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Let The Sunshine In: Missouri Law On Open Records Lacks Teeth, Critics Say

Bill Greenblatt/UPI

Sunday was the start of "Sunshine Week," a time to celebrate the idea of open government and open records. But in Missouri, you might want to hold off on popping the champagne.

Missouri's sunshine law, which allows the public to ask government officials for things like emails, documents and other records, doesn't have much teeth.

"The lack of any way to enforce it," Jean Maneke, a First Amendment attorney said, when asked what the law's biggest shortcoming was. "I say that even though the law does have enforcement provisions in it, but it is a very difficult law to enforce."

Maneke has served as a consulting attorney for the Missouri Press Association since 1992. She also consults lawmakers when they propose changes to the sunshine law.

The law was passed originally in the 1970s and revamped in the '90s. In addition to the records requirements, it also limits when meetings can be closed to the public.

Maneke says the law does a poor job of encouraging agencies to be transparent. The law can impose fines on agencies that don’t follow the sunshine law, but that can be problematic. A fine might be a good incentive for a small agency, but may not motivate a large one.

She says she’s not sure how to make enforcing the law easier, but that higher fines might not be the answer.

“Higher fines just cause courts to be a little more reticent to impose them," Maneke said. "I'm beginning to think the way to enforce the law is to lower the fines so that it's just enough to get someone's attention.”

Sixty days

Missouri's law says that the government has three days to produce records after a request is made --  unless there's a good reason they can't. But in practice, the government often disregards the timeline. In fact, Gov. Jay Nixon's office has gone far beyond the three-day limit in fulfilling one of our still pending sunshine requests.

They've gone 60 days without producing a single record.

A portion of Missouri's sunshine law.

We reported in December about the secrecy surrounding Missouri's execution drug source and how the pharmacy was not licensed to sell in the state at the time. We later reported that a state official was driving several hours out of state with more than $11,000 in cash to pay the pharmacy.

Ultimately, the director of corrections reports to the governor. So in mid-January, we asked the governor's staff for all records of communication between them and the Department of Corrections. The governor's office has delayed the deadline three times and stopped responding to emails about the open records request at one point.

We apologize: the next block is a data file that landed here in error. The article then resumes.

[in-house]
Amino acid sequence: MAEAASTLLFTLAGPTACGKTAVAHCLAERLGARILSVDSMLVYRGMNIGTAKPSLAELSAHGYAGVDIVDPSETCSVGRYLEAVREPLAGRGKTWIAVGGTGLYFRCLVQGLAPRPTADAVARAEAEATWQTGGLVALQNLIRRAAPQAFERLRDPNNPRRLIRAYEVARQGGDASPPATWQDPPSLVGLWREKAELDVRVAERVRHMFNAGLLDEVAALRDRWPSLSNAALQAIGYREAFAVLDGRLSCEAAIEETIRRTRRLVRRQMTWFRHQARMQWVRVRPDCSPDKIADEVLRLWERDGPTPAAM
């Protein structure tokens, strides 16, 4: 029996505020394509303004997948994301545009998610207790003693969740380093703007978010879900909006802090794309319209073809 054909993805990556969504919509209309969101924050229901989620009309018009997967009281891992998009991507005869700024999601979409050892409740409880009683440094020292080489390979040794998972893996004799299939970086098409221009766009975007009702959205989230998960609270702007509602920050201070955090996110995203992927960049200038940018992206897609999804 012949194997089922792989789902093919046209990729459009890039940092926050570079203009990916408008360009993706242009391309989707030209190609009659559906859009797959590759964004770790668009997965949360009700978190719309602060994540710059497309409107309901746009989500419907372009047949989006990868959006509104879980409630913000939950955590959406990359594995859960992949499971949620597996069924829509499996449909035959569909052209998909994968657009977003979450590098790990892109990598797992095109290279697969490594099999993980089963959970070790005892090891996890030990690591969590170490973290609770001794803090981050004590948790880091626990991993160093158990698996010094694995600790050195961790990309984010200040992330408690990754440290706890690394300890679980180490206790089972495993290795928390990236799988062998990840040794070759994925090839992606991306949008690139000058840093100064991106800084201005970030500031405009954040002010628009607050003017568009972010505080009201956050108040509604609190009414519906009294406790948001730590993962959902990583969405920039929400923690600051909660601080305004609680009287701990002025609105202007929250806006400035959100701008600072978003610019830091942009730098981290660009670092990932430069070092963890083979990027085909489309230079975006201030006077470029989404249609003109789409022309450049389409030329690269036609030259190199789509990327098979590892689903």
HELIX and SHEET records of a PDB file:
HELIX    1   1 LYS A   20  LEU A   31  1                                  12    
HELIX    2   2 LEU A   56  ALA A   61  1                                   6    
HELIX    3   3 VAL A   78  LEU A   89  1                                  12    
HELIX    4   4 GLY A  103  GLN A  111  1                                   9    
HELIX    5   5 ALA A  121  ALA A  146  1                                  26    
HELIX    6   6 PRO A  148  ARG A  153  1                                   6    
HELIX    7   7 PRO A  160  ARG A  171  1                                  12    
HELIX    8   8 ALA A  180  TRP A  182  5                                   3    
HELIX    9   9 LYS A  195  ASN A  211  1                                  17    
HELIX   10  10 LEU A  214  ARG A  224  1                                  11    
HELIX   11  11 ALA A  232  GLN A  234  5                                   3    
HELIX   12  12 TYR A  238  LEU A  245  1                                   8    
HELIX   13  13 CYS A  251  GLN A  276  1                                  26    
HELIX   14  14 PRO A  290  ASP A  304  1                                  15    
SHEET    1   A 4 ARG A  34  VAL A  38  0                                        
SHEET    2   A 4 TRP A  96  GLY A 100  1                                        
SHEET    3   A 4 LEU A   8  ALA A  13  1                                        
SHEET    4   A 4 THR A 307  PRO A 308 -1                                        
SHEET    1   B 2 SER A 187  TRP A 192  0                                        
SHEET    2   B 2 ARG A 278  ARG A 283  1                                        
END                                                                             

After we informed Nixon's office that we would be publishing a story about its delays, his press secretary, Scott Holste, said late Monday that the records were on their way.

We did a similar records request in November. The governor's office didn’t give us those documents until our lawyer sent a letter.

Members of the press whose open records requests are disregarded have a few options.

"It depends on how much money they have available to them," Maneke said. If an outlet hires an attorney, "sometimes that gets a little bit higher attention level."

The other option is to go public. We currently have several outstanding sunshine requests with the Department of Corrections as well. Like the governor’s office, DOC officials stopped responding to our emails at one point. But once we mentioned that we would be publishing a story about the sunshine law and mentioning their delays, a Corrections official responded with some (but not all) of the documents.

Major 'sunshine law' case

As a Missouri state senator in the 1980s, and then as Missouri attorney general, Nixon played a major role in developing – and enforcing – Missouri’s sunshine law.

In 2007, Nixon appointed a special investigative team to look into allegations that then-Gov. Matt Blunt, a Republican, had allowed his staff to destroy internal emails in violation of the state’s open records laws, which required that office communications be archived for at least three years.  Blunt and his staff also acknowledged using private email accounts for some office business.

Blunt denied any wrongdoing but did fire then-chief of staff Ed Martin.

Martin, now the state’s Republican Party chairman, had been accused of firing a lawyer in the governor’s office over the open-records issue. The lawyer, Scott Eckersley, had contended that communications were being improperly destroyed. Eckersley then sued Martin and others.  In the settlement, reached when Nixon became governor, no one acknowledged wrongdoing, but Eckersley did receive $500,000.

Nixon then announced he was putting in place procedures to make sure that emails and internal communications were handled properly.

Sunshine in the legislature

The Missouri legislature has faced criticism for how it handles open records requests as well. The state legislature says that individual lawmakers aren't subject to the sunshine law. It's something state Auditor Tom Schweich, a Republican, has reprimanded them for in past audits. Schweich recently received a Sunshine Hero award for supporting open government.

A bill sponsored by Rep. John Mayfield, D-Kansas City, would clarify that lawmakers are, in fact, subject to the sunshine law. State Sen. Kurt Schaefer, a Republican, has proposed subtle changes to the sunshine law.

Currently, complaints that officials violated sunshine law have to prove that they did so knowingly. Schaefer's bill would change that. Maneke said she's worked with him on the bill.

"[Open government] is just the foundation of basic good government," Maneke said. "We were founded on an important belief that the public needs to know what's going on in government. It prevents corruption."

Follow Chris McDaniel on Twitter@csmcdaniel